Marissa Alexander, 32 year old mother of 3, has been serving a 20-year jail sentence for firing a warning shot into the wall in 2010 when her estranged abusive husband (against whom she had already filed a restraining order) entered the house where she was attempting to collect her belongings, and threatened her. After a trial considered by many to be undermined by racist application of Florida’s “10-20-Life” laws, Marissa was convicted in 2012.
On September 26, 2013, Marissa’s legal team won an appeal asking for a retrial because the jury’s instructions on what was to be considered “self defense” were erroneous. However, as she was denied the same immunity under Florida’s “Stand Your Ground” Laws that recently paved the way to George Zimmerman’s acquittal in the murder of Trayvon Martin, Marissa’s supporters are doubtful that a new trial by the same justice system will give her a fair chance to plead her case and are calling for charges against her to be dropped.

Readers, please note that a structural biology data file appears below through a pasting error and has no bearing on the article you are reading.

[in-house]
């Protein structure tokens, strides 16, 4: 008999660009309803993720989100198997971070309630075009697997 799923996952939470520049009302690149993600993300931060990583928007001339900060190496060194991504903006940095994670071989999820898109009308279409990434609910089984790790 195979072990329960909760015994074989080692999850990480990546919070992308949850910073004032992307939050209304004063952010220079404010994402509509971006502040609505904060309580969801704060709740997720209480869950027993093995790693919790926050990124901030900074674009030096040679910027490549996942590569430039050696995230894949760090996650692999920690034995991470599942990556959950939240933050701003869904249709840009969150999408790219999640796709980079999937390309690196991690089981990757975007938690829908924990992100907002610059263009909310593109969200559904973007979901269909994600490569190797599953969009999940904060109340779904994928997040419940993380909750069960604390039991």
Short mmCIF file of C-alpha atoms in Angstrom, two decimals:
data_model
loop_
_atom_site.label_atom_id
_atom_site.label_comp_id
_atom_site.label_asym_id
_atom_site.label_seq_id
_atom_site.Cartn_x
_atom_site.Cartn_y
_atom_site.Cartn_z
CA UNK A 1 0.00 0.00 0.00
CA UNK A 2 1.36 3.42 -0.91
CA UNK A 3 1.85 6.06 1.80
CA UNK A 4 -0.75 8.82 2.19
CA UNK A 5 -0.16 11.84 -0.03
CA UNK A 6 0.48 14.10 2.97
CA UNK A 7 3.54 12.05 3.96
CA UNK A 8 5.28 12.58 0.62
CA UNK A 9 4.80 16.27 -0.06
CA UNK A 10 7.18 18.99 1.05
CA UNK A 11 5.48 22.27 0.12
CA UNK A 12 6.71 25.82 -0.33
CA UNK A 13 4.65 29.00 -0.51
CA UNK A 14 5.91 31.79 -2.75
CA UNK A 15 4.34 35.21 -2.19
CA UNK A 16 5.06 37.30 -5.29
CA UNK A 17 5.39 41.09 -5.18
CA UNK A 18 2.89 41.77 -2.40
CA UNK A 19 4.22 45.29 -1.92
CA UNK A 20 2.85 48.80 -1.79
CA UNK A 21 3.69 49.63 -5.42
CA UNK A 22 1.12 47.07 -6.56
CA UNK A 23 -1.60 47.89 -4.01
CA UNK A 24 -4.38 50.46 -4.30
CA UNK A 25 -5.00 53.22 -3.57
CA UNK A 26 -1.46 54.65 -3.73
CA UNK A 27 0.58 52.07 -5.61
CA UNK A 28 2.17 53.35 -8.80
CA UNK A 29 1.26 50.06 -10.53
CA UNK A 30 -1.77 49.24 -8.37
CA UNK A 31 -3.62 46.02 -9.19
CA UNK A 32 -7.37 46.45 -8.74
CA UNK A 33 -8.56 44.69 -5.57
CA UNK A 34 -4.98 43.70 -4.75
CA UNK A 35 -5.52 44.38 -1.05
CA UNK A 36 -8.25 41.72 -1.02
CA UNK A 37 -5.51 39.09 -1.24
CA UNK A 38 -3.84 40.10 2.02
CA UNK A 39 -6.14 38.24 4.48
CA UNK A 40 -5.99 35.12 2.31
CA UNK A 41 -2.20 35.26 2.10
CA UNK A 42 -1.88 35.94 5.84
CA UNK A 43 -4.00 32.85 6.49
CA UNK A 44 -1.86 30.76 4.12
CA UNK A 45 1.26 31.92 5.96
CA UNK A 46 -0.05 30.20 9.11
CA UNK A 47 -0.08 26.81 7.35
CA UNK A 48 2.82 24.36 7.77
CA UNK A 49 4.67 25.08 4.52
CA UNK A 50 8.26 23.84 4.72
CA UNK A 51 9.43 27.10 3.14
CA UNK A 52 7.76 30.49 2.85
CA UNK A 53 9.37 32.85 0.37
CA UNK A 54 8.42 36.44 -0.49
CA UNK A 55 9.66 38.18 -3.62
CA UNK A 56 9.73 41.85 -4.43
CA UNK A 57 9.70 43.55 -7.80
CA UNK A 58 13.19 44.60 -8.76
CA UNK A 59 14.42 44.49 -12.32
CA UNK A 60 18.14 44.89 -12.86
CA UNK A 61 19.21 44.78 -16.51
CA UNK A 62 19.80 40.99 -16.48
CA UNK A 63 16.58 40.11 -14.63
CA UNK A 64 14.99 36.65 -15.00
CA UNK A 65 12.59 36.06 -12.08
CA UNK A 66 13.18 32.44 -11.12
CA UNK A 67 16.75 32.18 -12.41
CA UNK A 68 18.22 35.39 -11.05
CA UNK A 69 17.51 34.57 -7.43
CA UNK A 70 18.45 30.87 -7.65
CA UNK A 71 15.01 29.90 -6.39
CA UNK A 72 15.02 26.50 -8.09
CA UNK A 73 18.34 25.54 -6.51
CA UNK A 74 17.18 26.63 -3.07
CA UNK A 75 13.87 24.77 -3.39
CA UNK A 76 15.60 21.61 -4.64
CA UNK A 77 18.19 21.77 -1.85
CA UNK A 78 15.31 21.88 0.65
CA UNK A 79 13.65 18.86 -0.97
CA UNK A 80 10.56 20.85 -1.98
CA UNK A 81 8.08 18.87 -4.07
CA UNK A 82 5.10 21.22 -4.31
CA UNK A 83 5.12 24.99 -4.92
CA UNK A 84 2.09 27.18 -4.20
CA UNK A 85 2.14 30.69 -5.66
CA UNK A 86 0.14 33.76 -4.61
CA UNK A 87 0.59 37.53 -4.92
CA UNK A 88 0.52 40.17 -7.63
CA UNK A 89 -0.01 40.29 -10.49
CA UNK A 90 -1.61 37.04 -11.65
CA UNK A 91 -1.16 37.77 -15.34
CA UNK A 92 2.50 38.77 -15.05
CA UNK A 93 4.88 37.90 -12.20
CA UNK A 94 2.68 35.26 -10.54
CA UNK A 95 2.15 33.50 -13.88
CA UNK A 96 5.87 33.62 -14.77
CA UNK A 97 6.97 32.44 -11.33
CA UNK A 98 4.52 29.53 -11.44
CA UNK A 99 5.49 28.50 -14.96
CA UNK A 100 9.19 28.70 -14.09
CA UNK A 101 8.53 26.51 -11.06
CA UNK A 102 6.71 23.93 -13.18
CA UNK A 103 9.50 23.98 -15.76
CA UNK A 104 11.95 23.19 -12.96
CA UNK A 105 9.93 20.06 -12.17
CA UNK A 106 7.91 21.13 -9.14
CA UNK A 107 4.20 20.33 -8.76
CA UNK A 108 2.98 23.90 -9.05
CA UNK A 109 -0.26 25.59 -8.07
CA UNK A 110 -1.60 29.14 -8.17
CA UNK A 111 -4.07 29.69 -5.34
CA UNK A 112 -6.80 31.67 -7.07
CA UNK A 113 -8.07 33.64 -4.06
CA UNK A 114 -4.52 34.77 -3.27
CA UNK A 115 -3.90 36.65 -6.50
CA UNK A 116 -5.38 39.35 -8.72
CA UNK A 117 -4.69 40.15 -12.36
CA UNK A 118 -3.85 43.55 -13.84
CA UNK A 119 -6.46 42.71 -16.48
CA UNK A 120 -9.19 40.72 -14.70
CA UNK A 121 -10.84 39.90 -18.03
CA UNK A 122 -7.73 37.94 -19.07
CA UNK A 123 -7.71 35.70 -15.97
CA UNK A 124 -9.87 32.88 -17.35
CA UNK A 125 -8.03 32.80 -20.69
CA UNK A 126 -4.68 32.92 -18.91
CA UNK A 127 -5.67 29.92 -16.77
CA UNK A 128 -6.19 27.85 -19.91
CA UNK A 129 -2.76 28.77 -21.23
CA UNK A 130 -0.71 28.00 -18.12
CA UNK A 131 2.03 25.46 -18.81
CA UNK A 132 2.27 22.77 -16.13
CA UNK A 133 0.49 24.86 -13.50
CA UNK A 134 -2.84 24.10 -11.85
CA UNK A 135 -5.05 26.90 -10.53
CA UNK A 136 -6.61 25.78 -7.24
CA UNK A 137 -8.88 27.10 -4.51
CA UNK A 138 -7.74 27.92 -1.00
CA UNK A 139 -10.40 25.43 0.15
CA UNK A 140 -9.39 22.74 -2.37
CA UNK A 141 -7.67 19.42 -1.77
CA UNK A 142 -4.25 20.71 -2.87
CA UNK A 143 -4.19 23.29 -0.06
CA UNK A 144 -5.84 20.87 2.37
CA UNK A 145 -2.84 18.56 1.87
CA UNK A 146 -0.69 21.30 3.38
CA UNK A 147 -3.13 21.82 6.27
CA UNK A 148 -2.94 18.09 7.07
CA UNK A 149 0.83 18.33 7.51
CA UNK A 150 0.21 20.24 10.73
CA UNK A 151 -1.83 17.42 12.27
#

As detailed in this recent Colorlines interview with Mariame Kaba, who is working to free Marissa, tremendous doubt exists as to whether the racist American justice system (under which Marissa was convicted in the first place) will protect and acknowledge her inherent rights; both as a survivor of domestic violence and as a Black woman:
Kaba states: “My own personal sense of heartbreak has been around the notion, in this case, that Marissa couldn’t be afraid, that she couldn’t feel fear, and that the jury couldn’t believe that she was afraid. That’s deep. And that’s why having another trial feels to me like a recipe for disaster—because I don’t think her humanity is taken into account. I don’t think people think that black women can feel scared, or that we have the ability to feel pain.”